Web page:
Where mohua are found
Mohua are one of New Zealand’s rarest birds now found only in the southern South Island in a few large beech forest areas. Even here their continued existence is increasingly dependent on predator management programmes. The Catlins has the southern-most beech forest in New Zealand and a conservation programme there has ensured that this is one of the best and most accessible locations to look for mohua.
What mohua look and sound like
These small birds are also called yellowheads because of the bright golden colour of their upper bodies They were in the past also known as bush canaries because of the silvery chatter of their busy feeding flocks moving through the forest. Their lively calls can still be heard along the Catlins River Track, near Tawanui in the Catlins. This track, along the quiet pools and cascades of the river and through tall mossy beech forest, offers the chance to see mohua, as well as other rare birds such as titipounamu (rifleman), and karearea (falcon).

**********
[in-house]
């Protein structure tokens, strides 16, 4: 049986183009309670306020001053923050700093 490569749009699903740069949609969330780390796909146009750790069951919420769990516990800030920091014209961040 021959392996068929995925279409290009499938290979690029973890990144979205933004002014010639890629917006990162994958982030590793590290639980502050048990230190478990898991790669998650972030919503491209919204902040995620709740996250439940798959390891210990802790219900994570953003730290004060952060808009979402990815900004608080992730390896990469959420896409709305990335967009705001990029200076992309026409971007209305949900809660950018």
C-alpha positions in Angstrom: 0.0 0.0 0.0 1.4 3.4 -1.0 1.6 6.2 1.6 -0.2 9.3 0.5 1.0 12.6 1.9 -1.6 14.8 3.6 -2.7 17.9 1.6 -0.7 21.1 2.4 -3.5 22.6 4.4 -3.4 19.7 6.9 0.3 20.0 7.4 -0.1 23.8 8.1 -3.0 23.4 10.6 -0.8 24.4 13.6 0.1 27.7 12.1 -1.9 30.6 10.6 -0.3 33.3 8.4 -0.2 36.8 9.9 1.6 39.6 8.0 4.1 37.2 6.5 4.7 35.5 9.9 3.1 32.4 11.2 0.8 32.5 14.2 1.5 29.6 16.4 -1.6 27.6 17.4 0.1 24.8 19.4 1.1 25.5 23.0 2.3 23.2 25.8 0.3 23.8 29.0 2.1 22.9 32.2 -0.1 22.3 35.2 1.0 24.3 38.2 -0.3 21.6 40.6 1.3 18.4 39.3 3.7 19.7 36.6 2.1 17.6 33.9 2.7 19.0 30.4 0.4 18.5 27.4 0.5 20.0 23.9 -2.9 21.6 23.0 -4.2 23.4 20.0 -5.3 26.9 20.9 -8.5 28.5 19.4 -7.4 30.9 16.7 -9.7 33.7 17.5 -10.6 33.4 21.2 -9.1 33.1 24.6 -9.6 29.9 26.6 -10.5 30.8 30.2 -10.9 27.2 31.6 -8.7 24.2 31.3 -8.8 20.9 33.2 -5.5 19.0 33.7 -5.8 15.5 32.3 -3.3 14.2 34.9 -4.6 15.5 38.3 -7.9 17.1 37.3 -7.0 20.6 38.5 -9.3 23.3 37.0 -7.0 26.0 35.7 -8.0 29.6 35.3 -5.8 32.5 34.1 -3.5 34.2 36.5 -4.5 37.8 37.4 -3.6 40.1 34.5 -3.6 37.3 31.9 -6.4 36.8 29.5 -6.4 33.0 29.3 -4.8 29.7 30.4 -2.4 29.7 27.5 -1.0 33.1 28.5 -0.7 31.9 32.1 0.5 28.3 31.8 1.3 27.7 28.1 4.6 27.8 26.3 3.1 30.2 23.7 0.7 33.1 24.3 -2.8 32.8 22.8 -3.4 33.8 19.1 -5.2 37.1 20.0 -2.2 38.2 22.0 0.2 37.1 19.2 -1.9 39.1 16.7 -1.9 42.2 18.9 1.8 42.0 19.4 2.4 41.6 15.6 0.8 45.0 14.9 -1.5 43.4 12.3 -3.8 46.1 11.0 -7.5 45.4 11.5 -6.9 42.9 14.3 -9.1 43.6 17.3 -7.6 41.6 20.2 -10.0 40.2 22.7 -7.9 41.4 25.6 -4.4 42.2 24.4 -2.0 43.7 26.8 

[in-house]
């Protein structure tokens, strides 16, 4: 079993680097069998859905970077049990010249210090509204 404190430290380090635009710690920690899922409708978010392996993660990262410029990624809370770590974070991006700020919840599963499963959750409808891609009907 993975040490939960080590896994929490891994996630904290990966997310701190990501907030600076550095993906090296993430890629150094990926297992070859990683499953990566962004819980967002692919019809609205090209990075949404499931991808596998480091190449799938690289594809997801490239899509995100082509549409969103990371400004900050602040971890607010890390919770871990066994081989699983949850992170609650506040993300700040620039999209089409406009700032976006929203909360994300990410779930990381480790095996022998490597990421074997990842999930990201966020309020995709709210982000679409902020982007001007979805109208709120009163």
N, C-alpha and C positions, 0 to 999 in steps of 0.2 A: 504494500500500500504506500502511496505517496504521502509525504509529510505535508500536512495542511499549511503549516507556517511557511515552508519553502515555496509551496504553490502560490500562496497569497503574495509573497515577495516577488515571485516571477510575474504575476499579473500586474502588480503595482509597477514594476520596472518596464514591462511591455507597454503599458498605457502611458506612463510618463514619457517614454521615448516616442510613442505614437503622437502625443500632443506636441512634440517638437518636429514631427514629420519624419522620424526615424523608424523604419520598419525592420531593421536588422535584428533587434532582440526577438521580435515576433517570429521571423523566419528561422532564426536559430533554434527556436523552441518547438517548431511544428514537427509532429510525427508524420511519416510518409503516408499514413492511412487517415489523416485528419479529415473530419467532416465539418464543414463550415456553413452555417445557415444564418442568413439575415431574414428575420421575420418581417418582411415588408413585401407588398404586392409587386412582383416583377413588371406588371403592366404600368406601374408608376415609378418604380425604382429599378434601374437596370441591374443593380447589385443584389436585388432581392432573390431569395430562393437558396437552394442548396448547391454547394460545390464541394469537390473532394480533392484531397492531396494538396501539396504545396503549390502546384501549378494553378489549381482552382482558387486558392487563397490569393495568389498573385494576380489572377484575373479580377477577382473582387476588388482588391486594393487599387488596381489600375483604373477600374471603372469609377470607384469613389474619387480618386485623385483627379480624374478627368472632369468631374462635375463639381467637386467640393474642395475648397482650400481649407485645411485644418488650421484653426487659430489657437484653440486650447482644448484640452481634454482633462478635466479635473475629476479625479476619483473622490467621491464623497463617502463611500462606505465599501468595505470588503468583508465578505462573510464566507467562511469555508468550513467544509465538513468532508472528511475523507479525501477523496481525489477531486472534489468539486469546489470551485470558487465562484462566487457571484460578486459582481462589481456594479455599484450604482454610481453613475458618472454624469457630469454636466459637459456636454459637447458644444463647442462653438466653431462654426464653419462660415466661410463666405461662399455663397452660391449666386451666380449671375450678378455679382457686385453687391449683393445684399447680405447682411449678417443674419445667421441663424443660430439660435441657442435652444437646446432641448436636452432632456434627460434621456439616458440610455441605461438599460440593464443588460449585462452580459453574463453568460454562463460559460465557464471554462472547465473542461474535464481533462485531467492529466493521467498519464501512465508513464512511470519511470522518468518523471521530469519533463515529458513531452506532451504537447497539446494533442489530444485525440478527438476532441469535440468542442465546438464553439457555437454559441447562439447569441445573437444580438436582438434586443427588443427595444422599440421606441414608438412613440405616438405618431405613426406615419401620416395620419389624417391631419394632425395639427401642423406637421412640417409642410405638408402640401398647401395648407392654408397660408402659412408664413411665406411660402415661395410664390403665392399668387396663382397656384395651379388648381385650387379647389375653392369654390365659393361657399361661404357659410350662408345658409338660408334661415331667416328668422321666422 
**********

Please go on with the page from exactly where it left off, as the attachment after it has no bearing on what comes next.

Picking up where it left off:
How to see mohua in The Catlins
The Catlins River Track requires moderate fitness and robust footwear to walk the full 12 kilometre length, however part walks can be very rewarding. The easiest access to the walk is from the southern Tawanui end but it will be several kilometres before mohua can be found. The northern more remote end of the track at The Wisp offers an earlier chance to see mohua. There are also access points to good mohua habitats at Frank’s and Wallis streams. These last accesses are via rough forestry roads and local information is advised for using them.
Information about The Catlins and places to stay
Look at a video about The Catlins and find more information about visiting the Catlins on the community website. There are places to stay near the mohua habitat in The Catlins at Mohua Park and the Department of Conservation Tawanui camping ground.